Tackling these stories are narrators Bronson Pinchot and Hillary Huber, whose duties are divided between Mulder’s and Scully’s points-of-view. Pinchot carries the bulk of this book’s fifteen-plus hours run-time, but the two narrators occasionally work together on a single story that shifts between Mulder and Scully, and Huber narrates the handful of Scully-centric stories solo. Both Pinchot and Huber deliver a solid enough narration, with Pinchot showing a dynamic range in character voices and regional accents. And while Pinchot handles Mulder’s deadpan dialogue well enough, it does take some time getting used to new, different actors inhabiting the roles that Gillian Anderson, David Duchovny, and supporting cast members like Mitch Pillegi and William B. Davis, have made so iconic and familiar. On the production end of things, I have no complaints. The sound quality is fine, and the audio is crisp and clean, making for an easy listen.

Trust No One may not completely capture the glory days of The X-Files, but it does provide a number of intriguing avenues for investigation. The best stories here were a delightful reminder of why I fell in love with this series and these characters way back when, and perfectly capture the tone of the series, balancing the agents’ quirkiness and skepticism, and humor and horror. Those stories alone make this worth the price of entry.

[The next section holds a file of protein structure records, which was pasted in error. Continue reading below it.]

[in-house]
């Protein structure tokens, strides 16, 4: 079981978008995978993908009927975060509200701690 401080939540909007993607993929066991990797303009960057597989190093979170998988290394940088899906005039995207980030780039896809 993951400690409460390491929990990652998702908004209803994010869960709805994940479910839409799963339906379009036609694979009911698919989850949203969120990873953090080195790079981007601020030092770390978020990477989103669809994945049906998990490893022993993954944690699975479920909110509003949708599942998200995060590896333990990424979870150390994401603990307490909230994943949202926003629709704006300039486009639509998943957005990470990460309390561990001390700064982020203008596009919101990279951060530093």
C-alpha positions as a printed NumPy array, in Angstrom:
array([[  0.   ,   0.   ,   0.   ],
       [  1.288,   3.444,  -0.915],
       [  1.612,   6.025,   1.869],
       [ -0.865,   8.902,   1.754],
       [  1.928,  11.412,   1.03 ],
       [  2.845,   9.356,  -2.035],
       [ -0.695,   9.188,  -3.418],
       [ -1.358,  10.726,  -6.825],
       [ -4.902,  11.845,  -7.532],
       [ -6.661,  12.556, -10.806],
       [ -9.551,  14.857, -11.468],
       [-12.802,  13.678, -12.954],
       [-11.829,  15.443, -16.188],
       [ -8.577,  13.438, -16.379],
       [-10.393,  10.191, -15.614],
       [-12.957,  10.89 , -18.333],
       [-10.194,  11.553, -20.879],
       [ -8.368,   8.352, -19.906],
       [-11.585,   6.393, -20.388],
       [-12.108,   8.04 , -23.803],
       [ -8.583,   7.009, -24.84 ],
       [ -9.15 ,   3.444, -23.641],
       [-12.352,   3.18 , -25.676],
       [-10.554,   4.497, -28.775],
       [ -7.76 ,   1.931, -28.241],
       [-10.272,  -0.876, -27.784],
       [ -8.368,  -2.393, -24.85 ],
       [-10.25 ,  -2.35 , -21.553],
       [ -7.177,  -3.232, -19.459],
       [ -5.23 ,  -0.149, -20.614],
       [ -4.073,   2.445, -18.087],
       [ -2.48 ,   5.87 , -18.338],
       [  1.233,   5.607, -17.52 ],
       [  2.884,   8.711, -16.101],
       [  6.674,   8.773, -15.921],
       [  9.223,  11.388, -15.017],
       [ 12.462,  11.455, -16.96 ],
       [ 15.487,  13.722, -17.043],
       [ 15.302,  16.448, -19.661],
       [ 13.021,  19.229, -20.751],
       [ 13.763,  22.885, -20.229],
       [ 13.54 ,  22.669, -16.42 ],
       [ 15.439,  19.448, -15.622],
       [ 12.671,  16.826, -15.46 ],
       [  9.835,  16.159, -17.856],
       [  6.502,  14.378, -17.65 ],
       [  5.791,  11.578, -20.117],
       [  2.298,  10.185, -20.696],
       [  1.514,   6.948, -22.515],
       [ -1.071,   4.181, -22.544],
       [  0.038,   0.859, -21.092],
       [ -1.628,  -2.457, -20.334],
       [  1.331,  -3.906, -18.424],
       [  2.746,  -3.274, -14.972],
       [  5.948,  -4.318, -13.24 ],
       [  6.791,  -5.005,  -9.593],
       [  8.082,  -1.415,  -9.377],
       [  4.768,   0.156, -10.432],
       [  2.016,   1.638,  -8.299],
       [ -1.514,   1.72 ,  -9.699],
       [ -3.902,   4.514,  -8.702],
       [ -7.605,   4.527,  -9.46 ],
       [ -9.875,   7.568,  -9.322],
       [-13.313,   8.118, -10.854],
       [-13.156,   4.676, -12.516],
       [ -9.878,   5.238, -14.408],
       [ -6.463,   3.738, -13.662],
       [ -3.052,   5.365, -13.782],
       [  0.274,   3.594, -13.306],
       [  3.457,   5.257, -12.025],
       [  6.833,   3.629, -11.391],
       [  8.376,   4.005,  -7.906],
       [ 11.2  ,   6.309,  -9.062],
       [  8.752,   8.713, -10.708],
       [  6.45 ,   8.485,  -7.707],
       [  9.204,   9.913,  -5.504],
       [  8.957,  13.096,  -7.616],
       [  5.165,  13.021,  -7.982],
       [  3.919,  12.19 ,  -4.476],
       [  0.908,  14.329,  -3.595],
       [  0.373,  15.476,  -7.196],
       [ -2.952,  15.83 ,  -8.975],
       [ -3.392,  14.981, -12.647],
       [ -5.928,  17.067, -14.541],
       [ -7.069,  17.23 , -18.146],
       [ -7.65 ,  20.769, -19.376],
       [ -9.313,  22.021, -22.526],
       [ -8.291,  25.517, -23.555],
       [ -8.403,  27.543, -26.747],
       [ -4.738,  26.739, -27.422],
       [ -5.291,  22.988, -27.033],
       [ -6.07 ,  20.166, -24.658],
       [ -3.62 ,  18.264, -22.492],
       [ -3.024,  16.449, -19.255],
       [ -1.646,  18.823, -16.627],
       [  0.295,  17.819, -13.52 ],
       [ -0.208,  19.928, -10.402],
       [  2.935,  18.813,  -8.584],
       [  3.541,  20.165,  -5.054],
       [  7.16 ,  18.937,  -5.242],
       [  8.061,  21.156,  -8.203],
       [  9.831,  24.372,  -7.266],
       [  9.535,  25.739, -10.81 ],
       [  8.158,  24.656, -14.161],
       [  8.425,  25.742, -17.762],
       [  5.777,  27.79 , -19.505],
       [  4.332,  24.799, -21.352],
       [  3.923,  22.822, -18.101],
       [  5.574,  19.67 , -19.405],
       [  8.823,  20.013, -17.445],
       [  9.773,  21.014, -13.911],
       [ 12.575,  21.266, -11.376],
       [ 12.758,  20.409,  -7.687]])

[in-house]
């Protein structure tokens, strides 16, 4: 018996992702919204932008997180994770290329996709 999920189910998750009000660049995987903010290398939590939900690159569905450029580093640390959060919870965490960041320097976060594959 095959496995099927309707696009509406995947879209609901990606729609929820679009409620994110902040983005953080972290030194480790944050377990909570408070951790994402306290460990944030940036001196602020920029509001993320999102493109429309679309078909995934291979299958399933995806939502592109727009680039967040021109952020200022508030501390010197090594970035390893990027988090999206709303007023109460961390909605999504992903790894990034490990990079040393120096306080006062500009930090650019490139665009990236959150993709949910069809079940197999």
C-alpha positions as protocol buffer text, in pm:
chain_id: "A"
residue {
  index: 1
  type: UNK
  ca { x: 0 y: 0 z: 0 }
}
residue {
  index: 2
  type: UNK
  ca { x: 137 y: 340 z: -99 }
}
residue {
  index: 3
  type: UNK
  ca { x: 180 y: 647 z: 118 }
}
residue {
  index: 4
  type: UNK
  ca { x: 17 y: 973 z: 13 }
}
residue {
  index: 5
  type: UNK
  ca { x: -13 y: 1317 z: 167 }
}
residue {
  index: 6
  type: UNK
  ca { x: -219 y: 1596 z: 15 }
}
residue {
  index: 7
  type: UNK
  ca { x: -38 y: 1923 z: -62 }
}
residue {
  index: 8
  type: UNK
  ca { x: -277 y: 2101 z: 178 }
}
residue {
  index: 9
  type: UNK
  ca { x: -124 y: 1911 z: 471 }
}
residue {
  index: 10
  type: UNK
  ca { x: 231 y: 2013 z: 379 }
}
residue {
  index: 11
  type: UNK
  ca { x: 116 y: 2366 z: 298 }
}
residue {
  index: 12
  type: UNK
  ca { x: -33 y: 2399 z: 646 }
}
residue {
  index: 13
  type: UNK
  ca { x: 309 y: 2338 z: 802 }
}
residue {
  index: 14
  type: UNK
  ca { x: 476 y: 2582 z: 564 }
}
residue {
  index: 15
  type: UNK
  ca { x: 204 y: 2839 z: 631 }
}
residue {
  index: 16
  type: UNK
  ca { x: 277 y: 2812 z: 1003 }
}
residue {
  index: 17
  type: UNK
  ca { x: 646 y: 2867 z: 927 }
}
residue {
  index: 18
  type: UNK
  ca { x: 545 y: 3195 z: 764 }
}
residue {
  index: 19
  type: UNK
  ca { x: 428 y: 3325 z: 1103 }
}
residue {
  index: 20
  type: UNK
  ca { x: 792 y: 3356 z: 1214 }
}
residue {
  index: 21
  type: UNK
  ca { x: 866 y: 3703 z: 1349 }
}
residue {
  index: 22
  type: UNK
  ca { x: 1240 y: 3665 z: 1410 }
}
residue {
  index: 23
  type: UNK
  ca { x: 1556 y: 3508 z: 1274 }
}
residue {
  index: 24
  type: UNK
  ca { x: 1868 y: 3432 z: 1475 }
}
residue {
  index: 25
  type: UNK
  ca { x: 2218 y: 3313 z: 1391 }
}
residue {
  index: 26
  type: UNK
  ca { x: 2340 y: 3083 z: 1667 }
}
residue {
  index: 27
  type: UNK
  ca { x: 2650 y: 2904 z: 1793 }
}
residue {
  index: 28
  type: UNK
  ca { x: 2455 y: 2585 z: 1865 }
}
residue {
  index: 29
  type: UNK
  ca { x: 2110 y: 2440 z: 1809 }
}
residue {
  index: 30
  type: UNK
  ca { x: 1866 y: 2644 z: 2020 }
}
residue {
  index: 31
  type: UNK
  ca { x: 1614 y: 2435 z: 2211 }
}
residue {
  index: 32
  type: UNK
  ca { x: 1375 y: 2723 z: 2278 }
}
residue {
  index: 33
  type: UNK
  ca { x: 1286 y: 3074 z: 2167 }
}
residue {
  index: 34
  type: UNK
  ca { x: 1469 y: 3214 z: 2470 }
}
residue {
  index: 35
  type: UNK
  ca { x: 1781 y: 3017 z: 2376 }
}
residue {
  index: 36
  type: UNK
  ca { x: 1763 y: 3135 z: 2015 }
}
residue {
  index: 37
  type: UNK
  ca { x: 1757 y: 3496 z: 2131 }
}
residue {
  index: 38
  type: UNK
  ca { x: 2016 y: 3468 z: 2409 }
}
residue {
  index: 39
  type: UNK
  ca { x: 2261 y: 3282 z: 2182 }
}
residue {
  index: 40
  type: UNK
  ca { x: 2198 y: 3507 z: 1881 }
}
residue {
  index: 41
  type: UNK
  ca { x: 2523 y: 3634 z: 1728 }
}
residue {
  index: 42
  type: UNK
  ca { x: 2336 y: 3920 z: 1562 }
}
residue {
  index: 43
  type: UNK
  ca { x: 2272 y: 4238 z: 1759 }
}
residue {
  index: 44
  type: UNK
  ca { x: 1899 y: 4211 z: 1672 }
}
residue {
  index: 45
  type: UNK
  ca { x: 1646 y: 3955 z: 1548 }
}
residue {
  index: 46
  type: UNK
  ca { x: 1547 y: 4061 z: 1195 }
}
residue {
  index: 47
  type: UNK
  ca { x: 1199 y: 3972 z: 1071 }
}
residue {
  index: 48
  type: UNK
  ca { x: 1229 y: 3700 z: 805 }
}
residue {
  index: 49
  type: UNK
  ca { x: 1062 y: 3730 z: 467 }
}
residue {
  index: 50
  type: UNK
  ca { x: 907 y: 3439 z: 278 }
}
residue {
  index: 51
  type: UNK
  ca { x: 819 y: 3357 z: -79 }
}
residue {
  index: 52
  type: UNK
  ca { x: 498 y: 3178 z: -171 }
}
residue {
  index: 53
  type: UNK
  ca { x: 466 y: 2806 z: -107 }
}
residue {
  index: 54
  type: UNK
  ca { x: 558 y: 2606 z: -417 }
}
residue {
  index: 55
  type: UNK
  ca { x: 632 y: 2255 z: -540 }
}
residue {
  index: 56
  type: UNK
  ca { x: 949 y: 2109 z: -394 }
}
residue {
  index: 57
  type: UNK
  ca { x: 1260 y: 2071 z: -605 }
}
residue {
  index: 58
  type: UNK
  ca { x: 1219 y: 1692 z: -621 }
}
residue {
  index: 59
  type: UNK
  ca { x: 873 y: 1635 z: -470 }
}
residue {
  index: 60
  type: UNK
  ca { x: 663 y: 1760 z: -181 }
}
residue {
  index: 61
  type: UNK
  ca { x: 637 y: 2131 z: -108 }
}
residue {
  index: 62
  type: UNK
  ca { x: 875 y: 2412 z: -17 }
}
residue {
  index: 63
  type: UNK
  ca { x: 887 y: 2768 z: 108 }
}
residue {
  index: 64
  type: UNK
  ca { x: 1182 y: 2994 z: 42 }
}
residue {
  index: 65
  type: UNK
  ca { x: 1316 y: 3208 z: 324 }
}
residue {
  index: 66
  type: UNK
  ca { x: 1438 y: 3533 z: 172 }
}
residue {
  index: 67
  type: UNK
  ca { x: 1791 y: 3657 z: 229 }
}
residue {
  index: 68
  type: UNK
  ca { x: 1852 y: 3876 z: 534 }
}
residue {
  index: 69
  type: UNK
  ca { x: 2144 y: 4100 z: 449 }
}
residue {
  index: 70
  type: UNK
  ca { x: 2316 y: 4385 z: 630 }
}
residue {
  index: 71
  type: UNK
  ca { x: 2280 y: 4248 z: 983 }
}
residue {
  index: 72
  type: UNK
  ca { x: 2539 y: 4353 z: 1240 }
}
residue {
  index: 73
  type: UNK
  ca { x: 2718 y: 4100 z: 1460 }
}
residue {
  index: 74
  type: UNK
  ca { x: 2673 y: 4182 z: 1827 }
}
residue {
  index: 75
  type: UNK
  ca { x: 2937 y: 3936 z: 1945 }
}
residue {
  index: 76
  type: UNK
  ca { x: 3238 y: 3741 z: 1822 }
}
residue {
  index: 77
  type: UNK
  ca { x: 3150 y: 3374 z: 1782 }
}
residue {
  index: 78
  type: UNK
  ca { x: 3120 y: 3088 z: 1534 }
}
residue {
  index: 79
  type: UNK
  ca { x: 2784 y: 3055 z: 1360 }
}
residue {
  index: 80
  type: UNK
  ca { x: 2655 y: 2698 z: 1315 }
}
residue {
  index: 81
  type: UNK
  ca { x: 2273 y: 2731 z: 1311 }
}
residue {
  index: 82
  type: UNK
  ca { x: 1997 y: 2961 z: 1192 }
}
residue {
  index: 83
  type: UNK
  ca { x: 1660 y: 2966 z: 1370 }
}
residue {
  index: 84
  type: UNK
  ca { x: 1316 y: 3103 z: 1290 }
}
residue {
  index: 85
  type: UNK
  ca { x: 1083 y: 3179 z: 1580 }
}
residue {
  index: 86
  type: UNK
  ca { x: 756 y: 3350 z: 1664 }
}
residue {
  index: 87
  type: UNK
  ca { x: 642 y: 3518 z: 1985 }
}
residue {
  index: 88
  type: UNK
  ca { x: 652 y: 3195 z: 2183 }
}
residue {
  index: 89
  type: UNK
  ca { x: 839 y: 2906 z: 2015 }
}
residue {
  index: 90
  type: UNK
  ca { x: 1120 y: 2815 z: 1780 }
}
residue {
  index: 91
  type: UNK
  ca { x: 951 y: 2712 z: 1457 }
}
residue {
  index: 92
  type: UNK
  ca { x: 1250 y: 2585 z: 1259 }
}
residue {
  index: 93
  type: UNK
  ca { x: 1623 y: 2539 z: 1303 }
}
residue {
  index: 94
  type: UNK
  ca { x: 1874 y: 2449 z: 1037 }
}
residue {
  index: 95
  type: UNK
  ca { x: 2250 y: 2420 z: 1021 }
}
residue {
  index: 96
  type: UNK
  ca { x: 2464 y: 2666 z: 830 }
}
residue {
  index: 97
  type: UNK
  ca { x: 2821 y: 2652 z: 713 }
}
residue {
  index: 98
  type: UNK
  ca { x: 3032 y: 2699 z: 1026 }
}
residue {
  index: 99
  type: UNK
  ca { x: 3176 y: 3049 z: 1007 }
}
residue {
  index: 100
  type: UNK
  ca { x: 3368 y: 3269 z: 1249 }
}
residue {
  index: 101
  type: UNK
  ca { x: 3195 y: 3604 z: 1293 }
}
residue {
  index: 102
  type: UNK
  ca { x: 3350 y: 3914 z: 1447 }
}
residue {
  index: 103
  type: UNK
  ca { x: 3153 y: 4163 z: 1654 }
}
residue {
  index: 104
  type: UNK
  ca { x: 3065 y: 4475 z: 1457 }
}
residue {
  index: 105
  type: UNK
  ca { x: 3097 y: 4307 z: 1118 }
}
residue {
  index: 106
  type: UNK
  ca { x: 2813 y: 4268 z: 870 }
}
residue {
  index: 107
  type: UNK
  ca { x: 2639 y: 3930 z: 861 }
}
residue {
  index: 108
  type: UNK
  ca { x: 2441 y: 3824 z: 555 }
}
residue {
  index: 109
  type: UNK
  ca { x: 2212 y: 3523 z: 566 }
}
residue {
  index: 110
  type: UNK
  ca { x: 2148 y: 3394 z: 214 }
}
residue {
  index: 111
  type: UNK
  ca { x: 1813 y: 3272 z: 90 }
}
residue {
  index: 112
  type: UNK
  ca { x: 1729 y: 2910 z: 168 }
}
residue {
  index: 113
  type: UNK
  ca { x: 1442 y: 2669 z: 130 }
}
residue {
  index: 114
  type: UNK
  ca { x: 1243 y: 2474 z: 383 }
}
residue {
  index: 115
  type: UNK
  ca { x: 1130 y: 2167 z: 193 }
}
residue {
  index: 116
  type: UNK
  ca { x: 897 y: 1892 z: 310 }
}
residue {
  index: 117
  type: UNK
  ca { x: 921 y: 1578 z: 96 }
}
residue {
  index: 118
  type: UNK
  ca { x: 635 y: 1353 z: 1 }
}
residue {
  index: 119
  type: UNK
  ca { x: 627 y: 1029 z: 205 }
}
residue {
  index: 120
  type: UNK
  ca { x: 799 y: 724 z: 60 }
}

Audiobook was purchased for review by ABR.

Please find this complete review and many others at my review blog

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20 su 24 utenti hanno ritenuto utile questa recensione

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  • preston
  • 11 03 2017

I wanted to believe, but I was disappointed

I was hoping for x-files stories that tie into the underlying narrative (with the cigarette-smoking man, etc). Remember the show? Instead, it should be no surprise that with each episode in this book written by a different author, we get a collection of episodes with no connection to the underlying narrative.

3 su 3 utenti hanno ritenuto utile questa recensione

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  • Wes L
  • 19 11 2015


Any x files fan will love this anthology. The narration was on point, the characters were true to the show and the stories were exciting and suspenseful. Loved the different view points as well! 5 stars!

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  • Jim "The Impatient"